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Journal of Transplantation
Volume 2011, Article ID 535649, 4 pages
http://dx.doi.org/10.1155/2011/535649
Clinical Study

Single-Lung Transplantation in the Setting of Aborted Bilateral Lung Transplantation

1Department of Surgery, Washington University School of Medicine, St. Louis, MO 63110, USA
2Division of Cardiothoracic Surgery, Barnes Jewish Hospital, One Barnes Jewish Hospital Plaza, 3108 Queeny Tower, St. Louis, MO 63110, USA

Received 17 December 2010; Revised 28 February 2011; Accepted 11 April 2011

Academic Editor: J. V. Conte

Copyright © 2011 Varun Puri et al. This is an open access article distributed under the Creative Commons Attribution License, which permits unrestricted use, distribution, and reproduction in any medium, provided the original work is properly cited.

Abstract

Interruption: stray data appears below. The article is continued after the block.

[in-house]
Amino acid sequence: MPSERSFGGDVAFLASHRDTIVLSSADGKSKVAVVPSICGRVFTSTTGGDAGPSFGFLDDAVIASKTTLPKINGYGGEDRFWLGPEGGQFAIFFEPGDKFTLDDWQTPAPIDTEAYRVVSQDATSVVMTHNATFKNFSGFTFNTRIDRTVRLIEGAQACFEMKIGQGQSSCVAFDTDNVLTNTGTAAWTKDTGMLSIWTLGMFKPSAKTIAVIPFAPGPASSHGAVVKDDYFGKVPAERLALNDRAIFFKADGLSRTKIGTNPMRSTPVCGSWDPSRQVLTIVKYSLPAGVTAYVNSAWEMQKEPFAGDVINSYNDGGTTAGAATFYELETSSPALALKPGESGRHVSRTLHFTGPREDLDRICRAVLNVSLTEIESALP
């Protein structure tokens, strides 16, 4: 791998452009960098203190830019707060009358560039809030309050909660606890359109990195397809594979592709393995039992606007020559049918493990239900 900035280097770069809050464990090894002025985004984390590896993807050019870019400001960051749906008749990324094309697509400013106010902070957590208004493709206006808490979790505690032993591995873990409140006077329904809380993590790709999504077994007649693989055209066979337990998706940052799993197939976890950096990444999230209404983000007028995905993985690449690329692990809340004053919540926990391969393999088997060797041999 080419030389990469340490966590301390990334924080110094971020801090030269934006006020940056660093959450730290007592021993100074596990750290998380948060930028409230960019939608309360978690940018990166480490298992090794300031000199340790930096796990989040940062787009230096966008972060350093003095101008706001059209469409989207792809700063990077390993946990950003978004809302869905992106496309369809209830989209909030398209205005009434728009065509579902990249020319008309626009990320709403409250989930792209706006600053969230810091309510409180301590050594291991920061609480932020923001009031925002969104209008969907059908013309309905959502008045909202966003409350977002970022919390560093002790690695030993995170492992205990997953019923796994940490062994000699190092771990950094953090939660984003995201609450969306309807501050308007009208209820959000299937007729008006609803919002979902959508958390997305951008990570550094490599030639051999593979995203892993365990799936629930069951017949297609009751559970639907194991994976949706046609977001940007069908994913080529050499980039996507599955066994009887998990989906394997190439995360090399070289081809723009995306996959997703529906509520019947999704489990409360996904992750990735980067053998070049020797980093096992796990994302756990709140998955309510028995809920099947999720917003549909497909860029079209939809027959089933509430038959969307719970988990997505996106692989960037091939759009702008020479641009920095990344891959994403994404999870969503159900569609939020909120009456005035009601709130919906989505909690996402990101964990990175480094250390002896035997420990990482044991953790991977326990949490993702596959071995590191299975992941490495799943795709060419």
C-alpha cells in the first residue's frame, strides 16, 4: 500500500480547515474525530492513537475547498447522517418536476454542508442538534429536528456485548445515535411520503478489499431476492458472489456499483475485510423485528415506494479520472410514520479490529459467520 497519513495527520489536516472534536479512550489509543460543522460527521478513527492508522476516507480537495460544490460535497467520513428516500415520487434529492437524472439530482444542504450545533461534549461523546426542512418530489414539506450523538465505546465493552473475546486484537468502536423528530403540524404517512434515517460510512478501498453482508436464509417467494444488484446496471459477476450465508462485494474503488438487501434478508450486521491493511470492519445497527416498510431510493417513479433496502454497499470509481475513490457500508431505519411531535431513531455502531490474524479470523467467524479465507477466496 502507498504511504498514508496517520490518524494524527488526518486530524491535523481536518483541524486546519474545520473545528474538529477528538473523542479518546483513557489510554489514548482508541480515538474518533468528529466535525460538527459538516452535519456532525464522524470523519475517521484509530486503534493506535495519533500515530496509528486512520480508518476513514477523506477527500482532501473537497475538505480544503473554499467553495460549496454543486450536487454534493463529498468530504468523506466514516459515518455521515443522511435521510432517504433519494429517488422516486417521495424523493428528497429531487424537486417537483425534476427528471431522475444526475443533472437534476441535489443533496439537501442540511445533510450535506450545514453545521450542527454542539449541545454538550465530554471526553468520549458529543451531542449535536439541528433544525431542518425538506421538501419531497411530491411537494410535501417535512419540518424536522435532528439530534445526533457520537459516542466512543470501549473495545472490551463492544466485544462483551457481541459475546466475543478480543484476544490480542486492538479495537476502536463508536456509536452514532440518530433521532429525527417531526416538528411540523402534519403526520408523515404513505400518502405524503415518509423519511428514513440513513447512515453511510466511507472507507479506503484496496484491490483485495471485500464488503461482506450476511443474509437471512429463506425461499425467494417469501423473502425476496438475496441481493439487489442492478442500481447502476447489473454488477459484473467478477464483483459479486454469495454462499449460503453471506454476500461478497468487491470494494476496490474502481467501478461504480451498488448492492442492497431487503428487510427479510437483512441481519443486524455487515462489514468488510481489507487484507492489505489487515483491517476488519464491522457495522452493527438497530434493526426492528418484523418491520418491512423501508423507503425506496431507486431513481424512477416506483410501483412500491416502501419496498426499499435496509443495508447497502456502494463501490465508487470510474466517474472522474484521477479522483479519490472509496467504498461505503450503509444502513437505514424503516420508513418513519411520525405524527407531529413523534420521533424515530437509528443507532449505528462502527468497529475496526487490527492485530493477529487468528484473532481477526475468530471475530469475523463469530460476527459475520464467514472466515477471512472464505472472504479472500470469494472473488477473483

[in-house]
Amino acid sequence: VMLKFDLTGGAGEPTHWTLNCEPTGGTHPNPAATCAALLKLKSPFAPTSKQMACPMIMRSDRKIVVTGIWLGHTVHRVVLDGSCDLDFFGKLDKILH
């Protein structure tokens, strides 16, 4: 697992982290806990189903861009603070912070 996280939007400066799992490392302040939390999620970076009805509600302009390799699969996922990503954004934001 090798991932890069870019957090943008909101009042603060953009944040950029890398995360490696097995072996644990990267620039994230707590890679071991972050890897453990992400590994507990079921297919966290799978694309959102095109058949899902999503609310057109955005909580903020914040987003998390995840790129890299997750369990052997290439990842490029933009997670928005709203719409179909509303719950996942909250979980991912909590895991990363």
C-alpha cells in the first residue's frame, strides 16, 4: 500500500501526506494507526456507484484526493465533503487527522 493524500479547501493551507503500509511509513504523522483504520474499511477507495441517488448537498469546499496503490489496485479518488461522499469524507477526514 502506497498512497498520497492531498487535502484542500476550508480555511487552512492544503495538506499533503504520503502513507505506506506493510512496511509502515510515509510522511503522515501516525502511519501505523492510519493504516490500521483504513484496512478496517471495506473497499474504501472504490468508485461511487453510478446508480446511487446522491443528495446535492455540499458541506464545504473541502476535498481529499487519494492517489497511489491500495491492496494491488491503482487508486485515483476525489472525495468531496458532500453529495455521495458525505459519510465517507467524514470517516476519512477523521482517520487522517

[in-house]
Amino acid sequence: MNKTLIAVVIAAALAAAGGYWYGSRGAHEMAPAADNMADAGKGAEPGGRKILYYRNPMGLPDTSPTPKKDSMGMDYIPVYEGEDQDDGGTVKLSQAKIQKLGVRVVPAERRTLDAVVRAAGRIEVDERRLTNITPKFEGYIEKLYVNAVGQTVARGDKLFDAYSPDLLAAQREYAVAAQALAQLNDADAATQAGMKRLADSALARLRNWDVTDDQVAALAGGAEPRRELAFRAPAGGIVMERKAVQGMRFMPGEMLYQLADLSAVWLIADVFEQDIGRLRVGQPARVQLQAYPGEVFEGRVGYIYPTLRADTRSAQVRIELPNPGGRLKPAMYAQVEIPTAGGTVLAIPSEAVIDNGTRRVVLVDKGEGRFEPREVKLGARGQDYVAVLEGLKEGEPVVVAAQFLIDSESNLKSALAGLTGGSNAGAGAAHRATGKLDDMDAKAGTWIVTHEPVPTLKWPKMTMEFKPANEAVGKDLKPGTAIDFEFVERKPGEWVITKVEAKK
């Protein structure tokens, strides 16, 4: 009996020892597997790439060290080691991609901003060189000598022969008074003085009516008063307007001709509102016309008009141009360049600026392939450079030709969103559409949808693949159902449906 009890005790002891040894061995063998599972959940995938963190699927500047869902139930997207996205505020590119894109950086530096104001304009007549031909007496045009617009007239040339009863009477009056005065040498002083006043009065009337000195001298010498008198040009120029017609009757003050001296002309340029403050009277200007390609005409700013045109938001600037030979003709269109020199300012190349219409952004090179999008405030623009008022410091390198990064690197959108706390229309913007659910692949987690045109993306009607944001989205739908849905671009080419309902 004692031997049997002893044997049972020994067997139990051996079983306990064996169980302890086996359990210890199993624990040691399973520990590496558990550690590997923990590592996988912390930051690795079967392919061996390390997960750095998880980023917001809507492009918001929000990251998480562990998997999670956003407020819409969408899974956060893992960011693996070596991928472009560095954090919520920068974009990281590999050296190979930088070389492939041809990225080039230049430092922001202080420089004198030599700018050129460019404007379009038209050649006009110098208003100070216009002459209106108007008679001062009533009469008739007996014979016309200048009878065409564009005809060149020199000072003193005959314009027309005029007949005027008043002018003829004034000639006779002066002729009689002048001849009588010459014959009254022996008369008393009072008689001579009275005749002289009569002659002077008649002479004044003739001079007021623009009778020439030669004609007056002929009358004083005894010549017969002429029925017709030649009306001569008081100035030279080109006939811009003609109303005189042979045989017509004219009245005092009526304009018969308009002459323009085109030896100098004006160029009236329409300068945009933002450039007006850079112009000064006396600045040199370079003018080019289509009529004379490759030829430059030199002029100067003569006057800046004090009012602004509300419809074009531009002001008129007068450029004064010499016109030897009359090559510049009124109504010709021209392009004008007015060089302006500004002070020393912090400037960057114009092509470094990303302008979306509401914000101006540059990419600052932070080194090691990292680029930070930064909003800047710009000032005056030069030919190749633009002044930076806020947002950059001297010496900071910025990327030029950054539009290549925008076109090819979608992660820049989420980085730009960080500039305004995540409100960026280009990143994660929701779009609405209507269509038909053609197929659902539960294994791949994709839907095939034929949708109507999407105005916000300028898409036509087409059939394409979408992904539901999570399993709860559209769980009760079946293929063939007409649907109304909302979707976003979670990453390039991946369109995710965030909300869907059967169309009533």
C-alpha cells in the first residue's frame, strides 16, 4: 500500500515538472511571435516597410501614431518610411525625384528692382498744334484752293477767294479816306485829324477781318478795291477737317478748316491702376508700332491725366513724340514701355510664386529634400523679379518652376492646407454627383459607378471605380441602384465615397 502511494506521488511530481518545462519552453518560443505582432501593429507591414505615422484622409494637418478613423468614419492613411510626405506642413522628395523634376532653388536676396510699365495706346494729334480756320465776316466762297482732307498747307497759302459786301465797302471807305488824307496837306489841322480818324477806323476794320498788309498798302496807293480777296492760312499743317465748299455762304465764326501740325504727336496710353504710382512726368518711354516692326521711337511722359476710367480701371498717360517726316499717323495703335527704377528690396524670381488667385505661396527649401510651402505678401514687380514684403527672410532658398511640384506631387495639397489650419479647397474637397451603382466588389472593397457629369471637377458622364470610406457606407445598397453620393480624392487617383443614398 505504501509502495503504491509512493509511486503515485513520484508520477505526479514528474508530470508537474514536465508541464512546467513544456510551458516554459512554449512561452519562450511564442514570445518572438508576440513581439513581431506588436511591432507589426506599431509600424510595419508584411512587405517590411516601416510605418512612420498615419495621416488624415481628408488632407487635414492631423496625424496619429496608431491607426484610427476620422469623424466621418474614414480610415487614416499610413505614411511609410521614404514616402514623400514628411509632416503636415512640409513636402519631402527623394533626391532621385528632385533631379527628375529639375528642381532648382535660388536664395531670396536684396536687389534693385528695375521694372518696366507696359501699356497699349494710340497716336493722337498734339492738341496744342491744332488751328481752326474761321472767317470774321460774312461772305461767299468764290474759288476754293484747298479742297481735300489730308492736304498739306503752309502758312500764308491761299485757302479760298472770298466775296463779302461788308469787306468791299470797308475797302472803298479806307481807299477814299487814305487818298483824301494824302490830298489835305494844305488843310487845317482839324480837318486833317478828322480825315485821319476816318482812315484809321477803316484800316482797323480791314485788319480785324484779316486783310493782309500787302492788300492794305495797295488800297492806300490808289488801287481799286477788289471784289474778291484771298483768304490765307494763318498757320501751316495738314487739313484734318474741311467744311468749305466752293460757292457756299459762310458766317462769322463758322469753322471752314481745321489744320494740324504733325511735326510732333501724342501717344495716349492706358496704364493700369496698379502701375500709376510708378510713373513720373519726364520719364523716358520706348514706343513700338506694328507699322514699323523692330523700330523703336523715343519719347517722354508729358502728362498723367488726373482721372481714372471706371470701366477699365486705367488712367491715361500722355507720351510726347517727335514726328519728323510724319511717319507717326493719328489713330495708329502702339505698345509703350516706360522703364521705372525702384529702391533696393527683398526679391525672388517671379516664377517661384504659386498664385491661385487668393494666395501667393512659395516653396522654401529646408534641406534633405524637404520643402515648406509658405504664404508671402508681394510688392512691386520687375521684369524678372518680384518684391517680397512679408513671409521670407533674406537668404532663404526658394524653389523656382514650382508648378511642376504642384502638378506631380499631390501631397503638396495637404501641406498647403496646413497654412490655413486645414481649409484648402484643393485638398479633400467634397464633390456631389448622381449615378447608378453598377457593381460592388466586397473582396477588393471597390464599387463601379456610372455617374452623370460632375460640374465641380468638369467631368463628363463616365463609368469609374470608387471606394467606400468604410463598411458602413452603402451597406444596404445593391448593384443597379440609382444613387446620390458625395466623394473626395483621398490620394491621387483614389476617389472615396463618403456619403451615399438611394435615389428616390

Background. The outcome of patients undergoing a single-lung transplant in the setting of an aborted bilateral lung transplant is unclear. Methods. A retrospective review of single lung transplants at an institutional program. Results. Of the 543 lung transplants performed over the last 10 years, 31 (5.7%) were single-lung transplants. Nineteen of 31 (61%) were planned single-lung transplants, while 12/31 (39%) were intraoperatively aborted, double lung transplants converted to single-lung transplants. The aborted and planned groups were similar in age, lung allocation score and NYHA status. The reasons for aborted double lung transplantation were cardiac/hemodynamic instability 4/12 (33%), difficult pneumonectomy 3/12 (25%), size mismatch 4/12(33%), and technical issues 1/12 (8%). The aborted group had higher CPB utilization (5/12 versus 1/19, 𝑃 = . 0 2 ), similar ischemic times (260 versus 234 min) and similar incidence of grade 3 primary graft dysfunction (6/12 versus 3/19, 𝑃 = . 1 3 ). ECMO was required for graft dysfunction in 2 patients in the aborted group. The one and two-year survival was 84% and 79% in the planned group and 62% and 52% in the aborted group, respectively. Conclusions. Patients undergoing single-lung transplantation in the setting of an aborted bilateral lung transplant may be at a higher risk of worse outcomes.